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How to integrate quality improvement into GUM and HIV services
  1. Anna Hartley1,
  2. Charlotte Hopkins2
  1. 1Ambrose King Centre, Barts Health NHS Trust, London, UK
  2. 2Department of Sexual Health, Whipps Cross Hospital, Barts Health NHS Trust, London, UK
  1. Correspondence to Dr Anna Hartley, Ambrose King Centre, The Royal London Hospital, Barts Health NHS Trust, Whitechapel, E1 1BB, UK; annahartley{at}

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Background to quality in UK healthcare

“Safety, effectiveness, patient centeredness, timeliness, efficiency & equity”1 are words which combine to form a comprehensive definition of quality in healthcare. It is only in recent years that there has been a concerted push towards truly improving quality in the National Health Service (NHS). A drive towards quality improvement (QI) is usually driven by an industry ‘wake up call’. In the NHS, this call came from the exposure of significant failings in patient care in certain trusts and departments across the UK.2–4 Since then, there has been huge progress in improving the care for our patients, with greater clinical governance and standards,5 ,6 regulation7 and focus on safety.8–10 However, we are yet to become a healthcare system which truly learns from its mistakes, shares its learning and is dedicated to continual improvement.11 ,12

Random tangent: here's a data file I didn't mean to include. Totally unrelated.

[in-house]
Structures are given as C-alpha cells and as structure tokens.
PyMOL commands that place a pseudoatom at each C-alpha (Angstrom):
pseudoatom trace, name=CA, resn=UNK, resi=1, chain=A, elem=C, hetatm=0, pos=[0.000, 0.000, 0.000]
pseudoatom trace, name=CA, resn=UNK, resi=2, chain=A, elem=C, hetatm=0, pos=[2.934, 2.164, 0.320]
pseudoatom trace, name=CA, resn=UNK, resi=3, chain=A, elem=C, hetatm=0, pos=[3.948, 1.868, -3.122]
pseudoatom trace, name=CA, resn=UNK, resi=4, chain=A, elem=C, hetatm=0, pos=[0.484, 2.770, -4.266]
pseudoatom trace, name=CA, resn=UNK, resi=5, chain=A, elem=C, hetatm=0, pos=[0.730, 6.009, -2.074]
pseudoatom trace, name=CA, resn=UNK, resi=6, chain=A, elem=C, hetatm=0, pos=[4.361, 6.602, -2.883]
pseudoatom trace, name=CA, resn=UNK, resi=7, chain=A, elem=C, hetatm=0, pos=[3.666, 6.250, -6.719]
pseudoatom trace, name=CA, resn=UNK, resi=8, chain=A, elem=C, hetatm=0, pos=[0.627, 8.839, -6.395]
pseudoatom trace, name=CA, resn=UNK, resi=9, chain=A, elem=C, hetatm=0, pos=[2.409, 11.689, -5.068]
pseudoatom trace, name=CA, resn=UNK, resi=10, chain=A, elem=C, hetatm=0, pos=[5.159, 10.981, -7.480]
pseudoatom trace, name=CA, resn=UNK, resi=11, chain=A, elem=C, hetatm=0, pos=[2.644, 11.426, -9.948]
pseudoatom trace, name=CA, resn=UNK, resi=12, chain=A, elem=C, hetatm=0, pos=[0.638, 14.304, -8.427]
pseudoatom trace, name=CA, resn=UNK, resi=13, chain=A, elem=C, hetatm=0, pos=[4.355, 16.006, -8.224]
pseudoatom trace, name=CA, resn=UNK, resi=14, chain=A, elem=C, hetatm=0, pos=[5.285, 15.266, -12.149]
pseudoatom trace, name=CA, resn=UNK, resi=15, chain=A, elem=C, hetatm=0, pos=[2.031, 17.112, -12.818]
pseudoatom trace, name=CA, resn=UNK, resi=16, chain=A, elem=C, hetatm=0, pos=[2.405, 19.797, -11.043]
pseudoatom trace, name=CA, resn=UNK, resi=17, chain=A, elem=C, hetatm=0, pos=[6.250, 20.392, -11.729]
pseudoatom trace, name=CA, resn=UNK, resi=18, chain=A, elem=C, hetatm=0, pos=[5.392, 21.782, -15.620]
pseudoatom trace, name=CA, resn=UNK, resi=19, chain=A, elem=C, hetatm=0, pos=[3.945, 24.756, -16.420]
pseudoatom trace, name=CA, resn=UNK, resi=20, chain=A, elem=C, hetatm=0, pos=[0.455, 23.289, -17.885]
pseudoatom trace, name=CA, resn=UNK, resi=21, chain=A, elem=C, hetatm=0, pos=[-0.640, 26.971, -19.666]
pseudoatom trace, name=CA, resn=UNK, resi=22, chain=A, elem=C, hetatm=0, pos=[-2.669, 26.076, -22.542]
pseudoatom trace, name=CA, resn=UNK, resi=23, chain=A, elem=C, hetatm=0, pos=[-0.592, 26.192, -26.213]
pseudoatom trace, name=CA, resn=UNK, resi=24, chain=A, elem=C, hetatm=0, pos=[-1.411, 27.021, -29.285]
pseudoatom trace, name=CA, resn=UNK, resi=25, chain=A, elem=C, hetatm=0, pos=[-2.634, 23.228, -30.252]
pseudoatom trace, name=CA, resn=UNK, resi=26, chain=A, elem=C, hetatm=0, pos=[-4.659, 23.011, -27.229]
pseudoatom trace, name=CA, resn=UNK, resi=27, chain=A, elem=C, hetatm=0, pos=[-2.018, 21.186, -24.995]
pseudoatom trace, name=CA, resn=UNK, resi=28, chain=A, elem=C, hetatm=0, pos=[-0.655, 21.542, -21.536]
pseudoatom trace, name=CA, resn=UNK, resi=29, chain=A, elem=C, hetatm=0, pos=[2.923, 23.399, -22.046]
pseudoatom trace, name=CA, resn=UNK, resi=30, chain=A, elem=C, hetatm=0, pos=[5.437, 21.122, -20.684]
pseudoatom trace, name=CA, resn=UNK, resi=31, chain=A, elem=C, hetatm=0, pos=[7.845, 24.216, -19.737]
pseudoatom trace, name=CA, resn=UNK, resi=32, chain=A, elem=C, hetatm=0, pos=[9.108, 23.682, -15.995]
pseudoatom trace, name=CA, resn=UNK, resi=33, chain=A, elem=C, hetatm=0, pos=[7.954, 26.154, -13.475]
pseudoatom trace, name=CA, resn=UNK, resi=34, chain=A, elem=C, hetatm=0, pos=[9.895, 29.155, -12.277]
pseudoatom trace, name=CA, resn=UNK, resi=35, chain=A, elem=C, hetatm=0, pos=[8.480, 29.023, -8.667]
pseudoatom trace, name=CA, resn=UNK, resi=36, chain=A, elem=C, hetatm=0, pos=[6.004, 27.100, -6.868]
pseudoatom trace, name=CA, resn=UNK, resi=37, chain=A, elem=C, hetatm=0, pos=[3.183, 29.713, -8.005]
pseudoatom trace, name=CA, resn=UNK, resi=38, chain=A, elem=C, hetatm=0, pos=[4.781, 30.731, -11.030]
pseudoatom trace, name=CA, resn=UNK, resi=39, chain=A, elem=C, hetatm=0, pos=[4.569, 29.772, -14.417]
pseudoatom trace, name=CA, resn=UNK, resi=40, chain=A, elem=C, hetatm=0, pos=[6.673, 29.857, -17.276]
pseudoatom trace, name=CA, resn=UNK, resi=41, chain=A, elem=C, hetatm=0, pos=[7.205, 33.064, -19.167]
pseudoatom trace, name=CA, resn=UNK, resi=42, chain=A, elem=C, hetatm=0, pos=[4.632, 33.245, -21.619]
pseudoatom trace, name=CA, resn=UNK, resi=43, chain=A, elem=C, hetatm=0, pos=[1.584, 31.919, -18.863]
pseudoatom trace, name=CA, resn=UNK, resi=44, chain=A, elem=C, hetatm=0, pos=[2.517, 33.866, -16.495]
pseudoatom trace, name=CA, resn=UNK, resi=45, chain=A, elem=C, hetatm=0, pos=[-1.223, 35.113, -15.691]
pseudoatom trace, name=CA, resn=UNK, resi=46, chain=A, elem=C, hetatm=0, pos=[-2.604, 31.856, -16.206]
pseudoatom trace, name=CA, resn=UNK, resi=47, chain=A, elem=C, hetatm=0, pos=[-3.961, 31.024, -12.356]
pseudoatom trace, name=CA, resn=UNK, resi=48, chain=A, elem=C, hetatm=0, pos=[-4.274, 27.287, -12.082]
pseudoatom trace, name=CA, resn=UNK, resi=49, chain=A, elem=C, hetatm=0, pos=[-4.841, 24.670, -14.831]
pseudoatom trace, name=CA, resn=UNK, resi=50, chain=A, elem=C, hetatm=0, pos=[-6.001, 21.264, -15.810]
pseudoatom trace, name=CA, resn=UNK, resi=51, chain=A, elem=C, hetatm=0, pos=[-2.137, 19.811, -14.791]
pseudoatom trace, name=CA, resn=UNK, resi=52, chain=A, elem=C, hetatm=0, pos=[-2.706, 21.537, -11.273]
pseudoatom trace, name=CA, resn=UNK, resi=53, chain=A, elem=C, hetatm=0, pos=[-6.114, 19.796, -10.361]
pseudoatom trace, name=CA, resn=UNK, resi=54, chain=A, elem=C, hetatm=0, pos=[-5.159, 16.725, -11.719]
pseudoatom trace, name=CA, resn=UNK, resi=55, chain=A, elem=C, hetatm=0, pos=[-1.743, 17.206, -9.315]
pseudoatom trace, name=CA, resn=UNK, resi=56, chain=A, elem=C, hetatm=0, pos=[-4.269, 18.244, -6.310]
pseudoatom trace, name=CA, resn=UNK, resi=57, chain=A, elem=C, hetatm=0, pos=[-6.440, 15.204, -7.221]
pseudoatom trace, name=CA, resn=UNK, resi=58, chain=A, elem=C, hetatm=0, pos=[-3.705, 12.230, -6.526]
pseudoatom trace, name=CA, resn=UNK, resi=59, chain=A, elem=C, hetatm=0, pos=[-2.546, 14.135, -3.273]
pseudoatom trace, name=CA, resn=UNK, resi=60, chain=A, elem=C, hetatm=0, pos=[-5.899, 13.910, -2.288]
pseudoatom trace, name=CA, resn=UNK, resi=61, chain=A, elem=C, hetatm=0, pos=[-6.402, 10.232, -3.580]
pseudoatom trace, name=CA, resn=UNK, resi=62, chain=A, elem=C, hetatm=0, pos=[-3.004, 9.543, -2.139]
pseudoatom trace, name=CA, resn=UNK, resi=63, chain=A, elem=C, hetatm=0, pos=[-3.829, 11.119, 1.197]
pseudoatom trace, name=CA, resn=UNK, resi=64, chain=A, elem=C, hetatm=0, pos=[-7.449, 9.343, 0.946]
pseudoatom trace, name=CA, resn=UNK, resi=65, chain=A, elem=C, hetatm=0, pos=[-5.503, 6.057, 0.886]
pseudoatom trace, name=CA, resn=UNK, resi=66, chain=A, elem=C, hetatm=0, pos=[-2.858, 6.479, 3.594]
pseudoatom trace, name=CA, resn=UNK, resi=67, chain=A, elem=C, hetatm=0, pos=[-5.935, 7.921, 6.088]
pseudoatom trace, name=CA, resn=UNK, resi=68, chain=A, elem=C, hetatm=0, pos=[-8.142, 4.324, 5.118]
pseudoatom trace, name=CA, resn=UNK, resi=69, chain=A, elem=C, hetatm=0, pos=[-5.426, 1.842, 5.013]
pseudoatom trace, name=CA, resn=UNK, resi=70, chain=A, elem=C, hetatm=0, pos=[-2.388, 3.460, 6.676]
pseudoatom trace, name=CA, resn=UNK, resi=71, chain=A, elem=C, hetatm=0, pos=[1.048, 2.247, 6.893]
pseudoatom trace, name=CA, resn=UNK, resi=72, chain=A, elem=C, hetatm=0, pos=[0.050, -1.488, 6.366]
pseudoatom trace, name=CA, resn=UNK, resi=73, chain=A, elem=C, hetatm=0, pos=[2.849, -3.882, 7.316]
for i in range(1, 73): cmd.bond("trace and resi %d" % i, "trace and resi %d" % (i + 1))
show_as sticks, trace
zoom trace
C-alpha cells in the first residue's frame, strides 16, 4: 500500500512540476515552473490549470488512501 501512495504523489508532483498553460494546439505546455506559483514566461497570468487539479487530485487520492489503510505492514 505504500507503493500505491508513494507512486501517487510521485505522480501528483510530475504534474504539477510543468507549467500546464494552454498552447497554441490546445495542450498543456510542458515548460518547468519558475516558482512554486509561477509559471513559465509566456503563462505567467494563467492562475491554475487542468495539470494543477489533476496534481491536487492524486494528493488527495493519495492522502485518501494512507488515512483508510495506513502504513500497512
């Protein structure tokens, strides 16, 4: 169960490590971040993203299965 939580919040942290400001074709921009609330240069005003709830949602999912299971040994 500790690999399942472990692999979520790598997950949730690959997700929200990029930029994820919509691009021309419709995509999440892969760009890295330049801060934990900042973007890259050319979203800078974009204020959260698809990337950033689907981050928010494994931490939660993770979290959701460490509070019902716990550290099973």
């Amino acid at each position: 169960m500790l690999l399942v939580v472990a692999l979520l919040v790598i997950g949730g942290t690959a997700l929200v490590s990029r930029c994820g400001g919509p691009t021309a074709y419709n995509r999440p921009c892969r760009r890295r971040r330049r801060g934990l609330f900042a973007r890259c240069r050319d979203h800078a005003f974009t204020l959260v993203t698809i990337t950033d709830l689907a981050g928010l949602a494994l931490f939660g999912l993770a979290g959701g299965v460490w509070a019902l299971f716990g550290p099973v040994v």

Audit alone cannot bring about continual improvement. True QI methodology is poorly understood and poorly used. In this article, we discuss how to undertake QI and suggest how it might be integrated into GUM and HIV services.

Understanding the quality of care we provide is the lever to delivering improvement work in our services. Four deceptively simple questions, which encompass audit and QI, can be used to comprehensively assess care delivered. These questions will be further explored throughout the article:13

  • Do you know how good you are?

  • Do you know how good you are relative to the best?

  • Do you understand your variation?

  • Can you demonstrate your rate of improvement over time?

Audit as branch of QI

Since 1989, when systematic use of clinical audit was strongly supported by the White Paper ‘Working for Patients’,14 audit has been applied as a methodology to improve healthcare service. At national and local levels, audit has raised both excellence and discrepancies in care in sexual …

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  • Contributors Both authors contributed to the writing of this article.

  • Competing interests None declared.

  • Provenance and peer review Not commissioned; externally peer reviewed.

  • ▸ References to this paper are available online at